Renaissance at West Villages

NORTH PORT — If Larry Cobb could make the de-annexation movement in Wellen Park disappear, he would.

But he can’t, so the retired CEO has gathered what he insists are the true costs of de-annexing Wellen Park from North Port, including the city’s bonding debt, pensions and potential lost services.

Those shared costs would get invoiced to Wellen Park property owners exiting North Port for unincorporated Sarasota County, argues Cobb, who lives in Wellen Park’s Renaissance.

He also researched a similar de-annexation in Memphis. Those communities also got invoiced by Memphis for community-wide debt, he said.

In south Sarasota County, the group pushing for separation, West Villagers for Responsible Government, are “regurgitating nonsense … over and over again,” Cobb said of the messaging in Wellen Park.

“We may end up with fewer services and more taxes. (Homeowners) aren’t asking all the questions,” he said.

This spreadsheet, supplied by Larry Cobb of Wellen Park, shows what he contends would be the true cost to property owners of the deannexation from North Port occurs.

Formed in 2019 to protest property tax hikes, West Villagers for Responsible Government represented a core of homeowners, group members insisted. The city ultimately backed off increases of more than 30%. But the group last year shifted gears, pushed the de-annexation message, collecting petitions and setting in motion what’s deemed a “divorce” between Wellen Park and North Port.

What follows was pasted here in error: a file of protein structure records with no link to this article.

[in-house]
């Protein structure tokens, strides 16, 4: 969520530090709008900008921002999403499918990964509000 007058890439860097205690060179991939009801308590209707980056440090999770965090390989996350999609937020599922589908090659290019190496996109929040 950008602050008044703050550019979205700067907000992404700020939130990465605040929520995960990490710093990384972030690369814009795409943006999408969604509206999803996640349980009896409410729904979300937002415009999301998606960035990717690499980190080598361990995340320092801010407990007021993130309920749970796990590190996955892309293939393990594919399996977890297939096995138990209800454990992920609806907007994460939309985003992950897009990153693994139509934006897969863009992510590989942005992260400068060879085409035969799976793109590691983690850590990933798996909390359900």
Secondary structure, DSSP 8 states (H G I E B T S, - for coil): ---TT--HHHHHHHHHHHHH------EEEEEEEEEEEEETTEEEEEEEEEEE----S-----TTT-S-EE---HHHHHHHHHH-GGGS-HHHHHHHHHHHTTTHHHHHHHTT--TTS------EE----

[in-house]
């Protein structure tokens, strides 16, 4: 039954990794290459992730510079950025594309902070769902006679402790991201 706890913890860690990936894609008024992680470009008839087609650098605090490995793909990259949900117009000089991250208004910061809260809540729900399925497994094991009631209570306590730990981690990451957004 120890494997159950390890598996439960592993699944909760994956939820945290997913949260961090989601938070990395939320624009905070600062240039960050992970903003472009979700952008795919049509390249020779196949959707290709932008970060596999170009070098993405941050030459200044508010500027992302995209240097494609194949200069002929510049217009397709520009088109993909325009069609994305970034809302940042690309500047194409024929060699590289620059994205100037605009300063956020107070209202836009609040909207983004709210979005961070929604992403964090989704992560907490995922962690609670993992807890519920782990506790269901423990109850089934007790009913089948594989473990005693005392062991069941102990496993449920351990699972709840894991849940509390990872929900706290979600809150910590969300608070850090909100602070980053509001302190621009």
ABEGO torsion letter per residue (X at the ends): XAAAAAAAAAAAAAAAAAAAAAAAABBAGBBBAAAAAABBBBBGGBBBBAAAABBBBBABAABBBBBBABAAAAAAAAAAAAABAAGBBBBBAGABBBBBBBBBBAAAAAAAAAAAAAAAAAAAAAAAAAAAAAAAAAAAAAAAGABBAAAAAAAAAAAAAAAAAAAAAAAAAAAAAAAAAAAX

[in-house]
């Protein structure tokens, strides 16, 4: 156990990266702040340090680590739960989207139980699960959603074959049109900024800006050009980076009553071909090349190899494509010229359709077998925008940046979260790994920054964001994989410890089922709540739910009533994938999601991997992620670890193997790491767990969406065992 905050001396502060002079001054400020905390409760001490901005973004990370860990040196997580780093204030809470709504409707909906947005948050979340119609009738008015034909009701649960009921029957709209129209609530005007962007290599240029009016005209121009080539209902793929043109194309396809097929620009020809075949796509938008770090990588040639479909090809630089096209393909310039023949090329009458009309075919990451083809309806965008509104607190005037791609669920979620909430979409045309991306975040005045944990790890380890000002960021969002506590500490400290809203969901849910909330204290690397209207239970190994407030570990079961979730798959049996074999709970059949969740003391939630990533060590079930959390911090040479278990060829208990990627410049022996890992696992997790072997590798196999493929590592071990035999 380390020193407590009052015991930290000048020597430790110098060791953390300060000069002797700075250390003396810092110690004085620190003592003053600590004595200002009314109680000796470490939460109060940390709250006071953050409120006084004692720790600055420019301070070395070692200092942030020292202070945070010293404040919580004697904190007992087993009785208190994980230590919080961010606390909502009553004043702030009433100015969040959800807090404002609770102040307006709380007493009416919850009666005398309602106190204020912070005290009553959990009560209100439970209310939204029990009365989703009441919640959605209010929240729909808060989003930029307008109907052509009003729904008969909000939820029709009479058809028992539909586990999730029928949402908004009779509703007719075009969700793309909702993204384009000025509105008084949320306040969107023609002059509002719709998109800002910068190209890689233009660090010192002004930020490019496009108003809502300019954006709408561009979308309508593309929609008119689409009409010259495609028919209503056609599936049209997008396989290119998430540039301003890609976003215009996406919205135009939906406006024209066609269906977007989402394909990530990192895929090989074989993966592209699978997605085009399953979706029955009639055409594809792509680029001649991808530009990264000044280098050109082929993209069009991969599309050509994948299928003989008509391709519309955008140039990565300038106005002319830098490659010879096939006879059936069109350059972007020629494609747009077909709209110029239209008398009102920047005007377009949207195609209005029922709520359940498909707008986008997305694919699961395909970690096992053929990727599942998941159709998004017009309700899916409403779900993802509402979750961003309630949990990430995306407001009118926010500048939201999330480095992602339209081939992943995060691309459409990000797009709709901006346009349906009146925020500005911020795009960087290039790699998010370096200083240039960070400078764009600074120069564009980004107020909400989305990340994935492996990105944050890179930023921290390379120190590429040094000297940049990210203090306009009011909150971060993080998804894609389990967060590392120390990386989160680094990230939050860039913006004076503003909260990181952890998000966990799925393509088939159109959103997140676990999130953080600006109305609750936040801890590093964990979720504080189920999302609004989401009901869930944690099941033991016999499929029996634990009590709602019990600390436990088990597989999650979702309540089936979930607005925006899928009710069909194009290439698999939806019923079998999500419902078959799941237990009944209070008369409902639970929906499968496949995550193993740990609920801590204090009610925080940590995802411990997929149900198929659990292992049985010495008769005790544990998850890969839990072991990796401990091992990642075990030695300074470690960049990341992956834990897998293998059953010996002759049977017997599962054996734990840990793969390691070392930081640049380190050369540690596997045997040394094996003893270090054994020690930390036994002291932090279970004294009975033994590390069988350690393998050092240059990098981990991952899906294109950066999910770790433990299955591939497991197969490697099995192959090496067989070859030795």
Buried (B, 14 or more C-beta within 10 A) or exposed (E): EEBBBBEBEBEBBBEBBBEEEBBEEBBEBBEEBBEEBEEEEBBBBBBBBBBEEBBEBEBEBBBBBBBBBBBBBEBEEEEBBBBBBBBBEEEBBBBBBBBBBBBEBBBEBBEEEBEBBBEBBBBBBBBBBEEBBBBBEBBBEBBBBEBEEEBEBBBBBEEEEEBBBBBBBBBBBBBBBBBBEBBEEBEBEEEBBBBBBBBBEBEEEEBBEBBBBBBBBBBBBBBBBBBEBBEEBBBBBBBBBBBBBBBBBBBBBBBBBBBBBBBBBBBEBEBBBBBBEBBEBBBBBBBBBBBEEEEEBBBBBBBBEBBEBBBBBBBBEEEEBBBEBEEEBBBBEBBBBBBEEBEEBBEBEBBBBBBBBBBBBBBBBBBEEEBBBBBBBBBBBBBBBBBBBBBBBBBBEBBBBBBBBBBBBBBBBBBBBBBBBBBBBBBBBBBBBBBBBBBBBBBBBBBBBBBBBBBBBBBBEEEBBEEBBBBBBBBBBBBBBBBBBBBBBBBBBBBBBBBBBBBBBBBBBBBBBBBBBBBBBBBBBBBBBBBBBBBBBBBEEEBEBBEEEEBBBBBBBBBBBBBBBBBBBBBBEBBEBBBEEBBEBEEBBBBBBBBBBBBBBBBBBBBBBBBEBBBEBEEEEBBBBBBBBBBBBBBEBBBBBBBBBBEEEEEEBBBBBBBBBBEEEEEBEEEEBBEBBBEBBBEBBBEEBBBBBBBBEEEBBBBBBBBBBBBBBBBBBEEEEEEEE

That is set to play out April 29 when the North Port City Commission debates a de-annexation feasibility study. That 60-page document also implies minimal savings for Wellen Park homeowners, which the West Villages residents had pegged at about $1,000 per year for an average-priced home.

That feasibility study by a Fort Lauderdale firm, however, “is about possibilities, not facts,” said John Meisel, president of the West Villagers group. He counts the words “could,” “may” and “might” dozens of times in the report provided by Munilytics, he added.

“We look forward to the (feasibility study hearing) with all the inconsistencies and lack of facts contained therein,” Meisel said.

That April 29 hearing promises fireworks; all sides presenting their case before the five commissioners who will rule on granting de-annexation. The matter could end up in court, however, ultimately before Wellen Park voters, the separatists argue, decide their fates.

But Cobb insisted Tuesday that de-annexation loses steam as Wellen Park homeowners learn it will cost them, he said.

“All (home) construction will stop,” he insisted, adding certificates of occupancy would require reapplication and reapprovals, inspections would cease until Sarasota County could supply replacements, and other sudden changes would affect Wellen Park, “including lost home values,” he said.

“Too many things don’t line up,” Cobb said.


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